Biss has been recognized with numerous honors, including the Leonard Bernstein Award presented at the 2005 Schleswig-Holstein Festival, Wolf Trap’s Shouse Debut Artist Award, the Andrew Wolf Memorial Chamber Music Award, Lincoln Center’s Martin E. Segal Award, an Avery Fisher Career Grant, the 2003 Borletti-Buitoni Trust Award, and the 2002 Gilmore Young Artist Award. He was an artist-in-residence on American Public Media’sPerformance Today and was the first American chosen to participate in the BBC’s New Generation Artist program. For more information about Jonathan Biss, please visitwww.jonathanbiss.com.

Michael Stern, conductor

Conductor Michael Stern is the Music Director of IRIS Orchestra in Germantown, Tennessee. Now in its second decade, IRIS has a unique model, drawing its musicians from the leading orchestras, universities and chamber groups around the country. IRIS has been unanimously heralded for the virtuosity of its playing; the depth and variety of its programming, with special emphasis on American contemporary music; and its acclaimed recordings on the Naxos and Arabesque labels. Under Stern’s direction, IRIS has commissioned and premiered works by William Bolcom, Chris Brubeck, Richard Danielpour, Stephen Hartke, Edgar Meyer, Jonathan Leshnoff, Ned Rorem, Huang Ruo, Adam Schoenberg, and Ellen Taaffe Zwilich, among others.

The 2015-16 season also marks Stern’s tenth as Music Director of the Kansas City Symphony, hailed for its remarkable artistic growth and development since his tenure began. Mr. Stern and the orchestra, joined by an amazing collection of guest artists, have performed to critical acclaim and sold-out audiences in their new world-class performance home, Helzberg Hall at the Kauffman Center for the Performing Arts.

The Kansas City Symphony’s second CD for award-winning audiophile label Reference Recordings, Britten’s Orchestra, won a 2011 Grammy award in the “Surround Sound Album” category, and producer David Frost won “Producer of the Year, Classical.” The Symphony and Mr. Stern have also recorded for the Naxos label. The Symphony’s concerts with internationally celebrated mezzo-soprano Joyce DiDonato were featured on the national PBS Summer Arts Series in July 2012.

Other positions include a tenure as the chief conductor of Germany’s Saarbrücken Radio Symphony Orchestra (the first American chief conductor in the orchestra’s history) and as Permanent Guest Conductor of the Orchestre National de Lyon in France, a position which he held for five years, and a stint as the Principal Guest Conductor of the Orchestre National de Lille, France.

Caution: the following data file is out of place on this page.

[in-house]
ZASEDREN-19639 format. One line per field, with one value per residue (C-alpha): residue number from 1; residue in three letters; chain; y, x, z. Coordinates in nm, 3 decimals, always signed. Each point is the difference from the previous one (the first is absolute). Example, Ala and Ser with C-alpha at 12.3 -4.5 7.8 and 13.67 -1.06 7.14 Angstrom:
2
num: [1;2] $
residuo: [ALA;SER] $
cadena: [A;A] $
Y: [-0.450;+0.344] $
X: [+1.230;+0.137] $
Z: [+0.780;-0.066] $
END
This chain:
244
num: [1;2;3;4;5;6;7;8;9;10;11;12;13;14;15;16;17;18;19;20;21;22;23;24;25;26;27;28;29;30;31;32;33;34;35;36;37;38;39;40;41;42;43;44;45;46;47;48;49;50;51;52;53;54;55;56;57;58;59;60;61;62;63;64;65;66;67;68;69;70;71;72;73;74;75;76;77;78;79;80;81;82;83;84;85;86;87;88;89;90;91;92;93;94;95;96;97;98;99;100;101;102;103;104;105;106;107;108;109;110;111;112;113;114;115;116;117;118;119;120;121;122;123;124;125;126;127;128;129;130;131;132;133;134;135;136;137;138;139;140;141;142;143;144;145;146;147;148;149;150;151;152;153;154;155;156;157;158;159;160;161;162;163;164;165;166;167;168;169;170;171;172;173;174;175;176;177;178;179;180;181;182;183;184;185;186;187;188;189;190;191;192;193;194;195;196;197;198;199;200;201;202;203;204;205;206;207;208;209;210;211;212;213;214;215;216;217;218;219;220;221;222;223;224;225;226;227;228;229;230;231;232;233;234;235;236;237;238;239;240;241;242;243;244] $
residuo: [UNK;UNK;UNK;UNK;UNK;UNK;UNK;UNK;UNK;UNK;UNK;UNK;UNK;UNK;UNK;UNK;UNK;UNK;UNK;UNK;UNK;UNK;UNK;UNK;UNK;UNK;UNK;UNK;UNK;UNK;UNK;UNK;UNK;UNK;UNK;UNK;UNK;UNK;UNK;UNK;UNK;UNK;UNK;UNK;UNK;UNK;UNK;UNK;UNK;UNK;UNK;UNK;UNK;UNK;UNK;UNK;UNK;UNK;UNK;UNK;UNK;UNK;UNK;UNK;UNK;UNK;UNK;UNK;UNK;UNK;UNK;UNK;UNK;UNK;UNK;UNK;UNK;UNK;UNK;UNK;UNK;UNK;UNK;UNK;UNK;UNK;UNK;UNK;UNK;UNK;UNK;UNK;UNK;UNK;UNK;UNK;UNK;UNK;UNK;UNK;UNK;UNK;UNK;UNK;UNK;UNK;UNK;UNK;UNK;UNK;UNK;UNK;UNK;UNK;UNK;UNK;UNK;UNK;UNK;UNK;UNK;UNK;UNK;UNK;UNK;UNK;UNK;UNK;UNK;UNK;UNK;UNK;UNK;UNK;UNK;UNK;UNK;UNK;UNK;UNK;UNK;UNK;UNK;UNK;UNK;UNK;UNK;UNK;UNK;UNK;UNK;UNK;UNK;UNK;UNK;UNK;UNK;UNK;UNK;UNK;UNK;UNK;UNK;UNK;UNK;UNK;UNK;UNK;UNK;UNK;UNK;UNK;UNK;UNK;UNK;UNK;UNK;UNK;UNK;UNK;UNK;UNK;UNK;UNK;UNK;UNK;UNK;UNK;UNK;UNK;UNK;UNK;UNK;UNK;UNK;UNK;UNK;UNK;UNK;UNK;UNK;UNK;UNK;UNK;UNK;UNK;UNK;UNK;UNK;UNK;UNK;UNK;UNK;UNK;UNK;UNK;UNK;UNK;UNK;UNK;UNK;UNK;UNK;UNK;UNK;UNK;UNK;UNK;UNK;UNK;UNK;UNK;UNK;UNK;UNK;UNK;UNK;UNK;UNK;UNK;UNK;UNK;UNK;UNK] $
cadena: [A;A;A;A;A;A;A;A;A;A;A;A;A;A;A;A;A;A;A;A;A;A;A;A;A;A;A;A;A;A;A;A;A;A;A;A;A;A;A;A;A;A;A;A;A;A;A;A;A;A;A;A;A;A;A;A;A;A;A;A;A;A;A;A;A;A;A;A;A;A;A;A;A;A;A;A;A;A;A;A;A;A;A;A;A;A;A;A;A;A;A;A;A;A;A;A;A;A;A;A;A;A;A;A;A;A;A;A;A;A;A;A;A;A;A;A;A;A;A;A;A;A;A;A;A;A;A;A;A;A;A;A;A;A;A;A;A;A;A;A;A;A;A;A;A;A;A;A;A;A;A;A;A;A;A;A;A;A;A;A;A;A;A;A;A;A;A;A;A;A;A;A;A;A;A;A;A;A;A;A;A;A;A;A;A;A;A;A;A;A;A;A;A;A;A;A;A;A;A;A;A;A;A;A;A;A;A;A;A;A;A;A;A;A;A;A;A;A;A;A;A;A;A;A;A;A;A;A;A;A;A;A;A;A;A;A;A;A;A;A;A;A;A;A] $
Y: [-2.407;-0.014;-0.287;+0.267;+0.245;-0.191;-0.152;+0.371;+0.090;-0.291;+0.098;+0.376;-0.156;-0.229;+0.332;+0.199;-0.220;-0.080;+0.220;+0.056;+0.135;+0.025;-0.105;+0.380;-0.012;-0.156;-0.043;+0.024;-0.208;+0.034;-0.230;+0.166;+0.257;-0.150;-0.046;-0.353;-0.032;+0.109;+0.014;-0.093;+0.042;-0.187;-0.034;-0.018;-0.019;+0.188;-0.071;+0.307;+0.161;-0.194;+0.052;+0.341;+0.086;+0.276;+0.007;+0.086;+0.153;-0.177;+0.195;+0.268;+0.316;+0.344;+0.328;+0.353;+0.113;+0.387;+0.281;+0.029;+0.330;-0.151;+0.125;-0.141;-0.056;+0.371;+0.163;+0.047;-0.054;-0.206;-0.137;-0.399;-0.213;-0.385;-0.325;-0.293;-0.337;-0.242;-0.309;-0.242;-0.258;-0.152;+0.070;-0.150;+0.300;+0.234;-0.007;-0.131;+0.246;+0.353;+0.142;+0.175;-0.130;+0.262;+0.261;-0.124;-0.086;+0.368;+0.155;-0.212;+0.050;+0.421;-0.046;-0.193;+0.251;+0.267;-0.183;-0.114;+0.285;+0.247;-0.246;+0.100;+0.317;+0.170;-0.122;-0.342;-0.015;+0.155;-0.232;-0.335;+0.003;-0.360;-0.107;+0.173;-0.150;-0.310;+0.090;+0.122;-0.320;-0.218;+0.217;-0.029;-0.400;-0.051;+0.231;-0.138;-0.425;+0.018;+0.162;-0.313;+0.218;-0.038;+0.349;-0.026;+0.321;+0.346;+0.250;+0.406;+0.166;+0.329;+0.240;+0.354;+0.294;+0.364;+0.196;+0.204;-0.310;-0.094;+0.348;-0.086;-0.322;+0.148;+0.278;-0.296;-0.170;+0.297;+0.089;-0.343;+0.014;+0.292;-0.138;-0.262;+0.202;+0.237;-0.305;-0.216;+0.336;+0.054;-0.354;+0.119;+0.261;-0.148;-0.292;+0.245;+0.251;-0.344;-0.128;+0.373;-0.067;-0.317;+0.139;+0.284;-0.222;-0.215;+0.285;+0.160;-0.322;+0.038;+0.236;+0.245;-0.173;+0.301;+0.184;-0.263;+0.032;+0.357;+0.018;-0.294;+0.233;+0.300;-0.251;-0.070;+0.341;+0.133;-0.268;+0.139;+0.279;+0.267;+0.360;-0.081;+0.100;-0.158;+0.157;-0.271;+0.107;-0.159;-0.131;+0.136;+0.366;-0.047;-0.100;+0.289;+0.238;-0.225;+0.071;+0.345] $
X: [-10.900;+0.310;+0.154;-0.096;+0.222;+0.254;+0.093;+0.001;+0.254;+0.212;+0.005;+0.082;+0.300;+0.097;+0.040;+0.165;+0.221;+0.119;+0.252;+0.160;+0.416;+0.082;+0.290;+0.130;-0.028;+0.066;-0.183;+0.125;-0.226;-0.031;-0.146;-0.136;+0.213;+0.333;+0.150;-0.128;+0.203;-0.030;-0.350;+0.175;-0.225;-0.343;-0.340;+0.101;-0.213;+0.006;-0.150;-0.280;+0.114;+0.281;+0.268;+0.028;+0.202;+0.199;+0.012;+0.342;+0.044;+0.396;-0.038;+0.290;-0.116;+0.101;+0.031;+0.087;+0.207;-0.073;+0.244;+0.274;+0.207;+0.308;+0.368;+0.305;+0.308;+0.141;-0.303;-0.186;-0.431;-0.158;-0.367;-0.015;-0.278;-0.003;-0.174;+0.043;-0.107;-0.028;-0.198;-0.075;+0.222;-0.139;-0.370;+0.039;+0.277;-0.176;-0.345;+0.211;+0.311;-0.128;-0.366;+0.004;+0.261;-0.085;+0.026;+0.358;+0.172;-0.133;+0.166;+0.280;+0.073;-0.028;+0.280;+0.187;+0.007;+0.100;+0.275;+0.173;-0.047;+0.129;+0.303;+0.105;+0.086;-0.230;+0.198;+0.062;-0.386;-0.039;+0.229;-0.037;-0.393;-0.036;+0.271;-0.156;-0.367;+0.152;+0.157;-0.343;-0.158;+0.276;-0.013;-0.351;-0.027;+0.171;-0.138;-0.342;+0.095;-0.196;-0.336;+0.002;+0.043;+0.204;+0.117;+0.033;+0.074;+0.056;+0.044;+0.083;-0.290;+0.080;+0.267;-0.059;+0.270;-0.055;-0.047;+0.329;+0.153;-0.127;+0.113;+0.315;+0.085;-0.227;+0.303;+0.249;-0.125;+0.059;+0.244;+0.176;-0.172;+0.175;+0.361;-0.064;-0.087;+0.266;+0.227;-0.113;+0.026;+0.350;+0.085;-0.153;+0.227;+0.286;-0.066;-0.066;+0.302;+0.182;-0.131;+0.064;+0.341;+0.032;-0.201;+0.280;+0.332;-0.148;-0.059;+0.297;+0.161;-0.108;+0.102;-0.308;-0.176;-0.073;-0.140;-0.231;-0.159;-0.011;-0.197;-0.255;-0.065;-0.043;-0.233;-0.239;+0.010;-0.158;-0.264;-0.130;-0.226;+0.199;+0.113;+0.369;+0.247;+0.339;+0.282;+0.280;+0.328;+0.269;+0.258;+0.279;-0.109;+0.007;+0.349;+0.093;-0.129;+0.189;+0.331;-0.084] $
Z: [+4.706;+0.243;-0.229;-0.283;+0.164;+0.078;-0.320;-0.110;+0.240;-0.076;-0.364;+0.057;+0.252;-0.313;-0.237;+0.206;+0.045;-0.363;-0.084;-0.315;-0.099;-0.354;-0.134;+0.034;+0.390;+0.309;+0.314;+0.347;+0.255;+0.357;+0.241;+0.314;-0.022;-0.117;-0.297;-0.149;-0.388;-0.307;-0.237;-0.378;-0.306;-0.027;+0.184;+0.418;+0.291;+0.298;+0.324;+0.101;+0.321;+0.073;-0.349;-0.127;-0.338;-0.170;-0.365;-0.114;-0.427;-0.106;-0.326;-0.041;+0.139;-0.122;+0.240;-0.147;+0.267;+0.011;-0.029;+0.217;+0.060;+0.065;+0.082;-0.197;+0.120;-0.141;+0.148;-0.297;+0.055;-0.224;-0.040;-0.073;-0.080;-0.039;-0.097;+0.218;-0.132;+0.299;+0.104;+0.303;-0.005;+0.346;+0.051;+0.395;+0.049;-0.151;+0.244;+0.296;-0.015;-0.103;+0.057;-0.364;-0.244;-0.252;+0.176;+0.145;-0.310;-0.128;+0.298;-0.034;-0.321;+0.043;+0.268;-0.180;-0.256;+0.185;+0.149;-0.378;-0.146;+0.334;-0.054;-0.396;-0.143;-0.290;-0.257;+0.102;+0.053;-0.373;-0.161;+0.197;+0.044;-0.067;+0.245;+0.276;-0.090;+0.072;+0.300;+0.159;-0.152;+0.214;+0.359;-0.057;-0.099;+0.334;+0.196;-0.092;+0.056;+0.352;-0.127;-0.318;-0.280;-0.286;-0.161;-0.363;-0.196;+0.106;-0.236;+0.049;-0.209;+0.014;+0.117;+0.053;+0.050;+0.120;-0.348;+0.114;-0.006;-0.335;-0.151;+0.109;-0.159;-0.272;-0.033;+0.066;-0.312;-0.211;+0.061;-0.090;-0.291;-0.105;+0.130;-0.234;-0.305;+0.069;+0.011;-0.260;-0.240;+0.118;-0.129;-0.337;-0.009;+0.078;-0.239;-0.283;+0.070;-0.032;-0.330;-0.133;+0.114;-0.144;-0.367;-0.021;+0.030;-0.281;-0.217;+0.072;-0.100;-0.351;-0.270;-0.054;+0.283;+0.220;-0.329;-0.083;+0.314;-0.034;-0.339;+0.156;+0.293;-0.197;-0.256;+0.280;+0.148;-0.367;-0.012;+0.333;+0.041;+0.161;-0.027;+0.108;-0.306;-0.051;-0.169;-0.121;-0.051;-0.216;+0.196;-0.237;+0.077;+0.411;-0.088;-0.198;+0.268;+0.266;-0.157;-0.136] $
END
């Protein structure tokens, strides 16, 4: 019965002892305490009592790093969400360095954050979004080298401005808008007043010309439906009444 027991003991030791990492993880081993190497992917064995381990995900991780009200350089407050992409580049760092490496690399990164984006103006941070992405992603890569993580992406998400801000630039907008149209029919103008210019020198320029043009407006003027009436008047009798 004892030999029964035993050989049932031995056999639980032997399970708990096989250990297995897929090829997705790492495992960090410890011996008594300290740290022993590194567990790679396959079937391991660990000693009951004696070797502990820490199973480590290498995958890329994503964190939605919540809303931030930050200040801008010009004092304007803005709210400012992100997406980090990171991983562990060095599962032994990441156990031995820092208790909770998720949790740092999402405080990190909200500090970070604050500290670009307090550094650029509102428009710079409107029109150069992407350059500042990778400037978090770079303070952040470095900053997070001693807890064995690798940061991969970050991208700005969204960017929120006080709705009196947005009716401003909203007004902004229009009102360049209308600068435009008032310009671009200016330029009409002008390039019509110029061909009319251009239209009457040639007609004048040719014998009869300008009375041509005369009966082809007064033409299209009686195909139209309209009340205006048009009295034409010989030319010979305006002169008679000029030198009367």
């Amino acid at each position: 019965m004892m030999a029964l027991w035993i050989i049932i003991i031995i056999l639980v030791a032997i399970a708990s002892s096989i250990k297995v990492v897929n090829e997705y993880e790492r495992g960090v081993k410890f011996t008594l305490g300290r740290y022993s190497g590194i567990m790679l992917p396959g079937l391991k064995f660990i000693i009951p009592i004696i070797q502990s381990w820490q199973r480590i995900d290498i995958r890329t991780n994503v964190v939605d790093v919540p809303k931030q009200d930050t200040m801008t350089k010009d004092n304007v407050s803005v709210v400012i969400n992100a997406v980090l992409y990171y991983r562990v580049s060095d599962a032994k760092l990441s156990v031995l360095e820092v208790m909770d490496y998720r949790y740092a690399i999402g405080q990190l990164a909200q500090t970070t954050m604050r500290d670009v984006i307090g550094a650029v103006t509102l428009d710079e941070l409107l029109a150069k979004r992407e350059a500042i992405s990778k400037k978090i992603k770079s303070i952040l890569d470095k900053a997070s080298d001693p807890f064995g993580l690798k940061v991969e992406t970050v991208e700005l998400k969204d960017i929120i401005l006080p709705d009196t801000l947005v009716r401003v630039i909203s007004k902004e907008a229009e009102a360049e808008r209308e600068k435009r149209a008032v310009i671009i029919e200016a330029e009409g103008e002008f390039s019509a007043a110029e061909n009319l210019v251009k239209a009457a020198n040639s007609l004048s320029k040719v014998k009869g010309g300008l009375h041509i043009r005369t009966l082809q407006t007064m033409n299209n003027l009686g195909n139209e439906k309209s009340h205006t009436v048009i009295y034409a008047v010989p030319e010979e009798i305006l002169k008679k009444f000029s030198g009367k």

Michael Stern has led orchestras throughout Europe and Asia, including the London Symphony, London Philharmonic, Royal Stockholm Philharmonic, Orchestre de Paris, Helsinki Philharmonic, Budapest Radio Symphony Orchestra, Israel Philharmonic, Moscow Philharmonic, National Symphony of Taiwan, Tokyo’s NHK Symphony and the Vienna Radio Symphony, among many others.

In North America, Mr. Stern has conducted the New York Philharmonic, Chicago Symphony, Cleveland Orchestra, Pittsburgh Symphony, St. Louis Symphony, Atlanta Symphony, Houston Symphony, Baltimore Symphony, Philadelphia Orchestra, Toronto Symphony, Cincinnati Symphony, Seattle Symphony, Montreal Symphony, Indianapolis Symphony, and the National Symphony in Washington, D.C. He has also appeared regularly at the Aspen Music Festival.

Mr. Stern received his music degree from The Curtis Institute of Music in Philadelphia, where his major teacher was the noted conductor and scholar Max Rudolf. Mr. Stern co-edited the third edition of Rudolf’s famous textbook, The Grammar of Conducting, and also edited a new volume of Rudolf’s collected writings and correspondence. He is a 1981 graduate of Harvard University, where he earned a degree in American history. He makes his home in Kansas City and in Connecticut with his wife, Shelly Cryer, and their two young daughters.